GeodynamicsIt is known as geodynamics to the analysis of the changes that occur in the crust of planet Earth. This study, which is carried out within the framework of the geology, contemplates both the causes that lead to said modifications and the effects of these alterations.

It is possible to distinguish between external geodynamics (which refers to the exogenous processes of the earth’s crust) and the internal geodynamics (linked to endogenous processes). In this context, geodynamics works with different agents that affect the variations.

In the case of external geodynamics, the intervening agents are external to the Earth’s surface. These are usually climatic factors such as Water or the wind, which interact with the outermost layers of the planet. These agents usually alter the relief, eroding it. The human being, the animals and the floors they are also involved with external geodynamics.

Internal geodynamics, for its part, focuses on the changes registered in the internal structure of the planet, caused by forces whose action occurs within the Earth. The movement of the magma, the formation of igneous rocks, the earthquakes and the geological faults they are among the questions studied by geodynamics of this type.

The development of internal geodynamics is supported by a series of techniques named geophysical or prospecting. The science known as geophysics is the one that focuses on the observation of the Earth taking into account the principles of physics to study the phenomena that are linked to its evolutionary history, its structure and its physical conditions. Among the techniques of this type that are used most frequently in the field of geodynamics are the following:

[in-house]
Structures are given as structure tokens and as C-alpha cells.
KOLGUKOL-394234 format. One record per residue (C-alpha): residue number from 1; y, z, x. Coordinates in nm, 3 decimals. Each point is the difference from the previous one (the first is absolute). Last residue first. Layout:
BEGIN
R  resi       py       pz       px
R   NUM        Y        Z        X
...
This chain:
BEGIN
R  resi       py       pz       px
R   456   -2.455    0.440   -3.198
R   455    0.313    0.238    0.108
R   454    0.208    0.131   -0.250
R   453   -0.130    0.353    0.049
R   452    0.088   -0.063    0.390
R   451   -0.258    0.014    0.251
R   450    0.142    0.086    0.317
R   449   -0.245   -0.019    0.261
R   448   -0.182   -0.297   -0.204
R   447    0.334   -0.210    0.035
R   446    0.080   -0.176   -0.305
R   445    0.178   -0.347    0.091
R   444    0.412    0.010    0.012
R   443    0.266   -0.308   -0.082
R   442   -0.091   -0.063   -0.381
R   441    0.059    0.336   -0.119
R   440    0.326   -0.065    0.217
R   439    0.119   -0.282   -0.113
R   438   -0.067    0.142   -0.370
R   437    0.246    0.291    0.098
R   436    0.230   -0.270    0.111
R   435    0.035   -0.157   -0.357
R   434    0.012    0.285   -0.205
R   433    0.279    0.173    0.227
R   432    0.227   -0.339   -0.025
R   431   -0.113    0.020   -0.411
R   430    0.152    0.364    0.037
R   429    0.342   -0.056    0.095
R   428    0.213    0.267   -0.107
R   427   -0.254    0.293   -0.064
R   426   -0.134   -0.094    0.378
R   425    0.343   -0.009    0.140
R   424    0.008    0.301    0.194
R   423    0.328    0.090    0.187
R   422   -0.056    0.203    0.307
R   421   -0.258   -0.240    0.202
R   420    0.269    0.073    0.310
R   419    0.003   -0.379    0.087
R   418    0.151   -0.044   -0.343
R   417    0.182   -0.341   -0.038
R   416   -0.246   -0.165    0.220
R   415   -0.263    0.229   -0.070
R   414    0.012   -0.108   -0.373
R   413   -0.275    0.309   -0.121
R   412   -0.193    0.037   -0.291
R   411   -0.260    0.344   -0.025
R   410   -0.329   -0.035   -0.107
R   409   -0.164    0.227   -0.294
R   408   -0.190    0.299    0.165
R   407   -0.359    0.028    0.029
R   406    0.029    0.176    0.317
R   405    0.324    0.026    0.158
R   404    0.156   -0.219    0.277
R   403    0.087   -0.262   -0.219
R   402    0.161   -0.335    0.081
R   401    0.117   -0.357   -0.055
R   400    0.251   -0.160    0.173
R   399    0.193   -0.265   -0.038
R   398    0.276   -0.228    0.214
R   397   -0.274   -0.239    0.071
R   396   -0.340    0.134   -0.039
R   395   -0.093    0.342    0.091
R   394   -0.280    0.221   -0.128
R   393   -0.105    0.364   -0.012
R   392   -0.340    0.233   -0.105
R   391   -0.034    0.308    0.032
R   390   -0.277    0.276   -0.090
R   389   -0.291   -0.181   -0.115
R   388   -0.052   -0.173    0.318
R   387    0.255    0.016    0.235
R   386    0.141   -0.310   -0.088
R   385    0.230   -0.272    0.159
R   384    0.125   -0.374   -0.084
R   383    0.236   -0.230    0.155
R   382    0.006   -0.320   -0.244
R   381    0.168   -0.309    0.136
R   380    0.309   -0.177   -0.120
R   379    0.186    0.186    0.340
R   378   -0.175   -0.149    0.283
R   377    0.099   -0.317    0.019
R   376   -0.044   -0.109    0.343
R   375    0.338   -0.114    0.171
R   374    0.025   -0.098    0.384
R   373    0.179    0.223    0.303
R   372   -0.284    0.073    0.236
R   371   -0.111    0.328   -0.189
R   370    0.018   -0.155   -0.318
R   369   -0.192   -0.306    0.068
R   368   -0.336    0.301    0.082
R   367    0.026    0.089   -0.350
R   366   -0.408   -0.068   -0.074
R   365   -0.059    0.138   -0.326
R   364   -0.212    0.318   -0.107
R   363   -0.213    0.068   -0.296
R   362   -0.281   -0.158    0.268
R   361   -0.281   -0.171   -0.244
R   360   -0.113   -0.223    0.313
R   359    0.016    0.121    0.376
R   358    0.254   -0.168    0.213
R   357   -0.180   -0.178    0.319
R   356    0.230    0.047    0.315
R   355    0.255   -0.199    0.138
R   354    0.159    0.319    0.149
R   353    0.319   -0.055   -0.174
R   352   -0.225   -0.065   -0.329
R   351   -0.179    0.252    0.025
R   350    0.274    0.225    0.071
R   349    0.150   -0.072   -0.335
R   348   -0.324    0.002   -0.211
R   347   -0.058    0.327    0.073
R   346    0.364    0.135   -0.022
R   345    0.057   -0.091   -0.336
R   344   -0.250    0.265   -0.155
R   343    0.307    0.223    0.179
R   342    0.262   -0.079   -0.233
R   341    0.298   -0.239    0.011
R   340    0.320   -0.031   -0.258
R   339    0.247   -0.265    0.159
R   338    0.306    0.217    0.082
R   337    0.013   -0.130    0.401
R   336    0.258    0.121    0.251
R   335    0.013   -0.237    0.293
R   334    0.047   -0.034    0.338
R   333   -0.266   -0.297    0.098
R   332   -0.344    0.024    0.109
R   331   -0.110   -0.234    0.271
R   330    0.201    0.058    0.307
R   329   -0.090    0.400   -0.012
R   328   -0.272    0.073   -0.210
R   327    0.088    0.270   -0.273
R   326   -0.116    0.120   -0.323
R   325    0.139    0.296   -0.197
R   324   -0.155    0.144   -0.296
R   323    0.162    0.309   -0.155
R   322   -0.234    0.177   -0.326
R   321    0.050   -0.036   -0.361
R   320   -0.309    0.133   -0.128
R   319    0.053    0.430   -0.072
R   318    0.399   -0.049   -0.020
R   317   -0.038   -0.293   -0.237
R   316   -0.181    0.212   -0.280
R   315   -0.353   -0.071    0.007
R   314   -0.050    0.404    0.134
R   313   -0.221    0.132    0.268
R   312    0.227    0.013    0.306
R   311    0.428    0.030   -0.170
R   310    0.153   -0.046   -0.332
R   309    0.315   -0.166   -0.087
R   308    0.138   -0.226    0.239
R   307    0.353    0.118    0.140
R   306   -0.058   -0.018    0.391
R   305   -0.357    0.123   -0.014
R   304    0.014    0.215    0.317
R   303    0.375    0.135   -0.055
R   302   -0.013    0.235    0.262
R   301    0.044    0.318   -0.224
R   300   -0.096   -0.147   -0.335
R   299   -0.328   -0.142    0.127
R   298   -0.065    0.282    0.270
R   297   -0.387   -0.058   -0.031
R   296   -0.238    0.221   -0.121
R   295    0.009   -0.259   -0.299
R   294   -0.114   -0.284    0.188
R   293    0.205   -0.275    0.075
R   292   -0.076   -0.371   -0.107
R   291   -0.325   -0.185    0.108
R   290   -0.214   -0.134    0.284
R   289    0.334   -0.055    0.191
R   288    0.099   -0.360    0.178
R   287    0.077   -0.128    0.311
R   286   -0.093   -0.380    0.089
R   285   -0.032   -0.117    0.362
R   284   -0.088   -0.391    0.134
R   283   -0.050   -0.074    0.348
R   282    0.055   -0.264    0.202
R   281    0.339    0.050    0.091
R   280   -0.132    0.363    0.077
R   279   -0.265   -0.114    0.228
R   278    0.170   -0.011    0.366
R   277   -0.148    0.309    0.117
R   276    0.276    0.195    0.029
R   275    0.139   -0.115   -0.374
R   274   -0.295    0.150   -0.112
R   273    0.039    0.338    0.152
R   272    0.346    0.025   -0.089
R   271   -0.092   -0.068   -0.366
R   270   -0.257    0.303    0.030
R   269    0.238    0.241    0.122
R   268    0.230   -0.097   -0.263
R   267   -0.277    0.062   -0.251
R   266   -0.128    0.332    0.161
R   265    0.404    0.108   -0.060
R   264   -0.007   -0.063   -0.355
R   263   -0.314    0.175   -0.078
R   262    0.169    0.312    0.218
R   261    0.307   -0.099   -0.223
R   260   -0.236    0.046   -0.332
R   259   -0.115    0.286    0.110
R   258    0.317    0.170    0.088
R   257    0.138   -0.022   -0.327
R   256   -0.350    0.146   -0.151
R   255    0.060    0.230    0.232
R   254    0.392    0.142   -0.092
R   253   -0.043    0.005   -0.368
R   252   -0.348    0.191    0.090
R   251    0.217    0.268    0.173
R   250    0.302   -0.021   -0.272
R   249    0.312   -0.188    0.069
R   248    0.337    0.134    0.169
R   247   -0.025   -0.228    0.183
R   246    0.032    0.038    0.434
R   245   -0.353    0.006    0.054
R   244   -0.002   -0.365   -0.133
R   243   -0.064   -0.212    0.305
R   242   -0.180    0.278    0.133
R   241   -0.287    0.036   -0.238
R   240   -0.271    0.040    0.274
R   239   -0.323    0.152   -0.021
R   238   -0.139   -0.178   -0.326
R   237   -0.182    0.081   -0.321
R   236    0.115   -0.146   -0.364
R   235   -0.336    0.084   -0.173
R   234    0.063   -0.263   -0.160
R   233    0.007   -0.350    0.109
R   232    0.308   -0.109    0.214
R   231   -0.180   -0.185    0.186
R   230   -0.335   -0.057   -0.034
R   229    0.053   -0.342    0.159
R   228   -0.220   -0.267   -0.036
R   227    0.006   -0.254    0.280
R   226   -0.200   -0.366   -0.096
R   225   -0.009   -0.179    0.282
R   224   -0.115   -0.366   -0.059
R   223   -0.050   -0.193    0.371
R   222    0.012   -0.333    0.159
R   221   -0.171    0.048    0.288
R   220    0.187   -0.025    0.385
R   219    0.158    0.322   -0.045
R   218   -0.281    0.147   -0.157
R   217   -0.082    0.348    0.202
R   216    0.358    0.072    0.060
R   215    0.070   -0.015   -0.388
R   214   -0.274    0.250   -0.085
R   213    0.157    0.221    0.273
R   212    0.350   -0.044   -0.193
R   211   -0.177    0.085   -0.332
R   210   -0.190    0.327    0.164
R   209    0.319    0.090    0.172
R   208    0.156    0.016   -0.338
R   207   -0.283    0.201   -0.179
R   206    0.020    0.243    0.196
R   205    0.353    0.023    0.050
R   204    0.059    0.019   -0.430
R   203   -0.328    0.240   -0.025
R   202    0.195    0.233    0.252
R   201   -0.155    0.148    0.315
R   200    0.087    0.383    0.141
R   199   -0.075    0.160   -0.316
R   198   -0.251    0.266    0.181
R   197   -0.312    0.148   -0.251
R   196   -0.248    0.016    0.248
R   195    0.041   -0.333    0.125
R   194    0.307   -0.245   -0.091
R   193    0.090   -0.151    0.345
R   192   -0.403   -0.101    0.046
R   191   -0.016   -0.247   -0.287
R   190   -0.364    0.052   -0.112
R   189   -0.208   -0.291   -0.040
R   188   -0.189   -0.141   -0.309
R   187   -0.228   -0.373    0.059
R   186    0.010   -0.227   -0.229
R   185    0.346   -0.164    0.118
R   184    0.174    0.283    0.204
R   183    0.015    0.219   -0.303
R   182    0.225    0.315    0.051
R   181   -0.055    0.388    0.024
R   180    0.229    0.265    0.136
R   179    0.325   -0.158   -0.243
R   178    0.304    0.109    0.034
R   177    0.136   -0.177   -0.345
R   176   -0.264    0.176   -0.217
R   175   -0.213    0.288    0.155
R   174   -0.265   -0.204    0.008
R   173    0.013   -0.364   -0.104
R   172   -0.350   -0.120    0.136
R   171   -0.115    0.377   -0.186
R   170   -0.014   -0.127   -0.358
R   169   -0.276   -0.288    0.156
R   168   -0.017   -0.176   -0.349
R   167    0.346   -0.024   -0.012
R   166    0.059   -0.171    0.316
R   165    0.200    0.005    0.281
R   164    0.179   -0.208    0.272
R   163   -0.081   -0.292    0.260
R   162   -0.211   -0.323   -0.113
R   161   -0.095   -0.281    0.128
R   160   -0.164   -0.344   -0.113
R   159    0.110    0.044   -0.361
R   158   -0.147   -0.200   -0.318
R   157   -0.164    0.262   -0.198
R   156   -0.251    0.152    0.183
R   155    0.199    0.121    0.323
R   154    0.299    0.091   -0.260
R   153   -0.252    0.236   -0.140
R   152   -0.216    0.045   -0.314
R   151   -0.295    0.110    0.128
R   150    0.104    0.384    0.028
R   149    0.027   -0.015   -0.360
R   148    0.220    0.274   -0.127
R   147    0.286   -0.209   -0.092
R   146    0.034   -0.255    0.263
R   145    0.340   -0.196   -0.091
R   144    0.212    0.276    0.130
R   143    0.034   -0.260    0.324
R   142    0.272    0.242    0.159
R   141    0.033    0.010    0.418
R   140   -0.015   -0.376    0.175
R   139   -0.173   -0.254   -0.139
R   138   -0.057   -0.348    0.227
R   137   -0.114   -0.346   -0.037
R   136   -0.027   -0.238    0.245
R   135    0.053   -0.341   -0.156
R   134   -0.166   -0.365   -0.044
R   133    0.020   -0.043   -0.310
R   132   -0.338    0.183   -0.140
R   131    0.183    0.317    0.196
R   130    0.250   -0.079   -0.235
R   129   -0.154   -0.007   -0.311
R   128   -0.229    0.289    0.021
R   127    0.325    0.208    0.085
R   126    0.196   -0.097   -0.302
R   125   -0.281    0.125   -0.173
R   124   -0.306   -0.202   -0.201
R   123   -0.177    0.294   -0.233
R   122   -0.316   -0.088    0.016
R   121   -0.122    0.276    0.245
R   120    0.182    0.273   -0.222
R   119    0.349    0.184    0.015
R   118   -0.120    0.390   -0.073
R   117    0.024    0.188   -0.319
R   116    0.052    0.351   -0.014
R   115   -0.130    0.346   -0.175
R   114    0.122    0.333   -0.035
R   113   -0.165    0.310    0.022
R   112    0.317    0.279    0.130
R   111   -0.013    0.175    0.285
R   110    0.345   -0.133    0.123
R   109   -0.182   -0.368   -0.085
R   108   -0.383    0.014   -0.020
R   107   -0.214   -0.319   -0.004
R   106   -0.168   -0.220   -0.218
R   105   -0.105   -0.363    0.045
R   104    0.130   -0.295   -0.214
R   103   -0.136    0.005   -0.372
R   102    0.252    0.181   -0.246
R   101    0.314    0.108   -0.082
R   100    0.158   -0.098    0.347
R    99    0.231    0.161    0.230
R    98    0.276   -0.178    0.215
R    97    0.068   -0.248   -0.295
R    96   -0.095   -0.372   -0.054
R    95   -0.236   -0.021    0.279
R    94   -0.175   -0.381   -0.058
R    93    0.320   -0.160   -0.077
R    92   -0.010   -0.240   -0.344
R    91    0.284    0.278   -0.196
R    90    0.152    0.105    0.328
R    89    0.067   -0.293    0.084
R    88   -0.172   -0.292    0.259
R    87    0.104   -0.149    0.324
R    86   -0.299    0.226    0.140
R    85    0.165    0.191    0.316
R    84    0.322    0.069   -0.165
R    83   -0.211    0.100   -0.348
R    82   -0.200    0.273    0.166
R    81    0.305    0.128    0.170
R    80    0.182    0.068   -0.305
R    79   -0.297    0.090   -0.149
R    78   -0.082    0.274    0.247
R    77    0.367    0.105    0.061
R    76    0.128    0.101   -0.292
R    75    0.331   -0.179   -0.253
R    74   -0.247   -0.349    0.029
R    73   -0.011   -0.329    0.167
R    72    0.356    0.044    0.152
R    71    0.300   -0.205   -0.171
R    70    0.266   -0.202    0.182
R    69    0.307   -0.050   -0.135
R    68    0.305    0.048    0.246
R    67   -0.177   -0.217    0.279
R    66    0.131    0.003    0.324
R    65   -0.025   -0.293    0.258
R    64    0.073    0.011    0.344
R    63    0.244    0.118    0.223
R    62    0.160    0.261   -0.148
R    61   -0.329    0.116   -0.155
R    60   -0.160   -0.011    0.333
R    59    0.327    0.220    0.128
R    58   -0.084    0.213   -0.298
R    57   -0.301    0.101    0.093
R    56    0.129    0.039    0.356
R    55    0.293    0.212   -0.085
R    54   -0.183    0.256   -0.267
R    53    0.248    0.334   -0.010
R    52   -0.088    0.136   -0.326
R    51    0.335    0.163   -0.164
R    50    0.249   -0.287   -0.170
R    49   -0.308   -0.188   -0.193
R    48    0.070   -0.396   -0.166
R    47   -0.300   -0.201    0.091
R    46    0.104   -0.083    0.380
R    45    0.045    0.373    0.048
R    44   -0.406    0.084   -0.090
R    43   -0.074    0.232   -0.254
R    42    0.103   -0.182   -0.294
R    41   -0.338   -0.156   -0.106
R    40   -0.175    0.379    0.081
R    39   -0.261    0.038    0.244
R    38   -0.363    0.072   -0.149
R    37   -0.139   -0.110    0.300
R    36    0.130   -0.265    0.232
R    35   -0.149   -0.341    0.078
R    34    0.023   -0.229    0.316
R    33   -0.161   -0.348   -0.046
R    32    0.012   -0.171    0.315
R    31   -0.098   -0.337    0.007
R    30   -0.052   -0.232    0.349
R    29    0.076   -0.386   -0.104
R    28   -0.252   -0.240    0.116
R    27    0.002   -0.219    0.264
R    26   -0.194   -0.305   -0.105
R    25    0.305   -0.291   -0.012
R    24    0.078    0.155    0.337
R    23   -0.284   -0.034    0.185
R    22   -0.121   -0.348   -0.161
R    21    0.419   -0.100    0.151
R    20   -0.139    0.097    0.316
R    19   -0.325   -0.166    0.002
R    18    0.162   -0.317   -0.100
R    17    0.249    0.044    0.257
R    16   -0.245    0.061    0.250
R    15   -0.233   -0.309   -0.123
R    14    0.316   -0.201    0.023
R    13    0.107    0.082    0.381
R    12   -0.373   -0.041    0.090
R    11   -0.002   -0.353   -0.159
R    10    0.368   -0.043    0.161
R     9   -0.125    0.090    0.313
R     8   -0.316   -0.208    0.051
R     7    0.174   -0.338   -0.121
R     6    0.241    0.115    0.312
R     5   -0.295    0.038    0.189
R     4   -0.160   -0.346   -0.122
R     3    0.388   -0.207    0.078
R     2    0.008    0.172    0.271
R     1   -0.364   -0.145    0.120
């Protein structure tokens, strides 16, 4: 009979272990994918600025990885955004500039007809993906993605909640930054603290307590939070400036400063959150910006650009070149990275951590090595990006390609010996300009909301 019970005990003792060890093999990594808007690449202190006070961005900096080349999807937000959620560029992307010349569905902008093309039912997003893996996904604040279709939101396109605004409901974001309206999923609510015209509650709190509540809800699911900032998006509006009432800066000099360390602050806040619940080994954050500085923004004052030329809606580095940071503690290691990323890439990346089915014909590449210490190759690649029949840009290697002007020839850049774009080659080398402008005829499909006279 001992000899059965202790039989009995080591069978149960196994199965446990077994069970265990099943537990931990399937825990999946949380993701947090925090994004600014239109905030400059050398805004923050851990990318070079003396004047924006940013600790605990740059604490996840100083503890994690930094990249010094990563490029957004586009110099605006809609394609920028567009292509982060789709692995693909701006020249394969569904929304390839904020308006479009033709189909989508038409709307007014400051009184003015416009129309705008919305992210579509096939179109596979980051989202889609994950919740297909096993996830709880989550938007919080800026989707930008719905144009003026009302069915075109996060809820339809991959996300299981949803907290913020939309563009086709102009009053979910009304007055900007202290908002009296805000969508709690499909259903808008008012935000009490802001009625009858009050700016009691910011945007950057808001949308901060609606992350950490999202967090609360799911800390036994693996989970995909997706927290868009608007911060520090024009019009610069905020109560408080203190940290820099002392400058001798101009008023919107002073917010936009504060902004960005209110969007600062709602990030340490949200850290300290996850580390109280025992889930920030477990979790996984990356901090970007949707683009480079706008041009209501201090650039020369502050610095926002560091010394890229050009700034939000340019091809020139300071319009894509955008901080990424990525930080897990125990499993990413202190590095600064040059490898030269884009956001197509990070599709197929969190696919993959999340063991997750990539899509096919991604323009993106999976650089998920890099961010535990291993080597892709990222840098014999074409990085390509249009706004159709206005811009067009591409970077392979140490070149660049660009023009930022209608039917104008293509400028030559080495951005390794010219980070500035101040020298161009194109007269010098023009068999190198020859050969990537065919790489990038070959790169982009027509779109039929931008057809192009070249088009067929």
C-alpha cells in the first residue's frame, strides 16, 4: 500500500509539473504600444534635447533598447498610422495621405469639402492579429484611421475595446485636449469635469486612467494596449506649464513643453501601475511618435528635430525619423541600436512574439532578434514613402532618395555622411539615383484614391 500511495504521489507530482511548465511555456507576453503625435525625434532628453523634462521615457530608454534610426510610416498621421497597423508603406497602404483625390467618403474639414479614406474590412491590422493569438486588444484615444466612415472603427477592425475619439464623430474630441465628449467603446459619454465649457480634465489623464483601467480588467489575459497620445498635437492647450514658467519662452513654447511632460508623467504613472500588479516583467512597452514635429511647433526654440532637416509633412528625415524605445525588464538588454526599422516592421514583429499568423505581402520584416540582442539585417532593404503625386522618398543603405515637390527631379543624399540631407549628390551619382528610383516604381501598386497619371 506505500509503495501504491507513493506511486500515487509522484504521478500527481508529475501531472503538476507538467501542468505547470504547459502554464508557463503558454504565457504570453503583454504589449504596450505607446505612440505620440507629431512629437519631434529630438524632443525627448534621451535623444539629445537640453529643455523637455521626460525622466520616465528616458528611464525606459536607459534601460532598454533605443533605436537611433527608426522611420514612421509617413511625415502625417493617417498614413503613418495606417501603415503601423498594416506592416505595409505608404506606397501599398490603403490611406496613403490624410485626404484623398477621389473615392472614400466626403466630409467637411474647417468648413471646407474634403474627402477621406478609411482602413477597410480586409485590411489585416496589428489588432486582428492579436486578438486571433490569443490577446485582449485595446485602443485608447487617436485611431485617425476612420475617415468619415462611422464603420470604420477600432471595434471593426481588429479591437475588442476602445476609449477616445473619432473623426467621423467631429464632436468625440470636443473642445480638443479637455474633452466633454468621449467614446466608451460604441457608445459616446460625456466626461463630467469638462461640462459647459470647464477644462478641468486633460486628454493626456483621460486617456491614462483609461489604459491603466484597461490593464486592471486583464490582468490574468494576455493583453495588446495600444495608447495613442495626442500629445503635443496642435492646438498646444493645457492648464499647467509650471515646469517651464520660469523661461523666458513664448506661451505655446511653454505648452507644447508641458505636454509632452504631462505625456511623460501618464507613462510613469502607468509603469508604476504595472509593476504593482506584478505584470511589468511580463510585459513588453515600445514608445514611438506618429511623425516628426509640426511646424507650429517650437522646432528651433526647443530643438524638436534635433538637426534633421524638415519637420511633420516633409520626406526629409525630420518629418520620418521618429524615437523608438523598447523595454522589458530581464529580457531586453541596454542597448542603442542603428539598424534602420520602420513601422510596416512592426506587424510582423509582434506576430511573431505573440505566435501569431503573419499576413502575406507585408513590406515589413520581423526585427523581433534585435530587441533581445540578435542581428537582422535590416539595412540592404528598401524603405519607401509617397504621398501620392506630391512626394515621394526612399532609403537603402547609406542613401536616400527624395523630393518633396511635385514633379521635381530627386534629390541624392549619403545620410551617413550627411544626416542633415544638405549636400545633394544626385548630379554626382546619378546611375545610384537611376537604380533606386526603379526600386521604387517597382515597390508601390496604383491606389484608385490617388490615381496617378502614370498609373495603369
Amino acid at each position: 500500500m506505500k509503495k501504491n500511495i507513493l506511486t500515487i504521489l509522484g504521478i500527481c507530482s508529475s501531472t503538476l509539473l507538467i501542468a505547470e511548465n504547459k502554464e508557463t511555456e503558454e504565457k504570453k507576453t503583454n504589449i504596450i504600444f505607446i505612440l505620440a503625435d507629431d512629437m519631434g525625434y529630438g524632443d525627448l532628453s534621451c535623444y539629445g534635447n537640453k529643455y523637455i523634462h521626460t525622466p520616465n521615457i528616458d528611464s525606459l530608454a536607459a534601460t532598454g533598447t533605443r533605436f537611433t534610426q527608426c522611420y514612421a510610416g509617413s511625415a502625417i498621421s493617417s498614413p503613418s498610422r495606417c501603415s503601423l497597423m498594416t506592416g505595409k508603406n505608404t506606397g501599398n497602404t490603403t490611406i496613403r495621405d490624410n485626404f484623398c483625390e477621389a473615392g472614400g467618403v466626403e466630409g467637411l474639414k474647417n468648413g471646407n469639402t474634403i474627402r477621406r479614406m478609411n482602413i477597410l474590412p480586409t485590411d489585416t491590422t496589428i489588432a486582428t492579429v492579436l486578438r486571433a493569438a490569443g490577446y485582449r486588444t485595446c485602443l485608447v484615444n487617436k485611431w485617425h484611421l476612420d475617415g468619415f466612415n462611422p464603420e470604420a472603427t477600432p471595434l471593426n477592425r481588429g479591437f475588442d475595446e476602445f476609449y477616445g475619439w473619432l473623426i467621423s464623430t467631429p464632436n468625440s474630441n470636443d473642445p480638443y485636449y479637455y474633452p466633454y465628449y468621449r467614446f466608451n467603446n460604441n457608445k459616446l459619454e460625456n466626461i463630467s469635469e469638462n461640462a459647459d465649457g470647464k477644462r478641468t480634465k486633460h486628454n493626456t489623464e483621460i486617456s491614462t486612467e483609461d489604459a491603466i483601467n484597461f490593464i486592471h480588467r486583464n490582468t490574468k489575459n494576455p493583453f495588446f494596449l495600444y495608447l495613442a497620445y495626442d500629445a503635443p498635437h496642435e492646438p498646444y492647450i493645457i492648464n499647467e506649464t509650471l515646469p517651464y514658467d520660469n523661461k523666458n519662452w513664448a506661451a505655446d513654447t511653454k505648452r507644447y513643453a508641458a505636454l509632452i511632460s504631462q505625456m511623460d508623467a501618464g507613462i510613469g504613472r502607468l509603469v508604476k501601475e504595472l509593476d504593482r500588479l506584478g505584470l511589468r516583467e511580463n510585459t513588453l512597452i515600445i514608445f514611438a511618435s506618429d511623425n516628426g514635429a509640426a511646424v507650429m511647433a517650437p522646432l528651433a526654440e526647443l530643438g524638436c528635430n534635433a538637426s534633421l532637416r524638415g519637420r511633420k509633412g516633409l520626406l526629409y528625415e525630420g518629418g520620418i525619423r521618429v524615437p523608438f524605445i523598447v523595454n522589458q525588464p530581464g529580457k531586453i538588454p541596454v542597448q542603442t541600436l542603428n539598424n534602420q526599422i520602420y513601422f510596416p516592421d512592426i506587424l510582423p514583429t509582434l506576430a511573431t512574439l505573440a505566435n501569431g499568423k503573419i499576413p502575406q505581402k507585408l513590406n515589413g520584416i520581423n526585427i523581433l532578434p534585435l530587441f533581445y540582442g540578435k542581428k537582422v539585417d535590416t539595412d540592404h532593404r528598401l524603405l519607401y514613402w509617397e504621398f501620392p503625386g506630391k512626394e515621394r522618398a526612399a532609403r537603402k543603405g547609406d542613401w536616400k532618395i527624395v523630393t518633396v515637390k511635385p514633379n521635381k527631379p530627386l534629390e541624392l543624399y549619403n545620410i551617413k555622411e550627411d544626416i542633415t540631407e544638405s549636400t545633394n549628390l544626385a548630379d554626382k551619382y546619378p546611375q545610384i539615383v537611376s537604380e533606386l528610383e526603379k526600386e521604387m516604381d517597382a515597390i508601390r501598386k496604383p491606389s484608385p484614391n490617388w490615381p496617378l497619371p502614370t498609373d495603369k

Geodynamics* measures of Gps (Global Positioning System) high precision;

* seismology, a branch of geophysics focused on studying earthquakes and the way in which seismic waves that occur inside and on the planet’s surface propagate;

* structural geological studies following specific steps and techniques that allow obtaining highly accurate data;

* record of the date and time of the rock samples obtained;

* simulation of processes By computer.

The most significant advance for internal geodynamics took place between the 1960s and 1980s: scientists accepted the Tectonic plates (also called geotectonics), a concept that is based on the theory of continental drift. The latter was developed by the German geophysicist Alfred Wegener in 1912 and describes the displacement of the continental masses focusing on the relationship that each one of them had with the others.

On the other hand we have the concept of internal geodynamic agents, those that arise in the asthenosphere (the highest area of ​​the Earth’s mantle) or in the upper mantle (the inner layer of the planet that is closest to the surface). In general, these agents produce an increase in the relief of the Earth’s surface, since they act from within, and have the power to generate displacements opposite to the force of gravity. There are also the internal magmatic agents (the rocks that arise when the magma cools and solidifies) and the external ones (the magmas that reach the surface).

It can be said, in short, that geodynamics studies formation and degradation processes that determine the characteristics of the earth’s crust, such as the relief and distribution of the earth and the seas. As the name implies, geodynamics develops with a dynamic model on a global scale, since the Earth it changes according to how the endogenous and exogenous processes in question develop.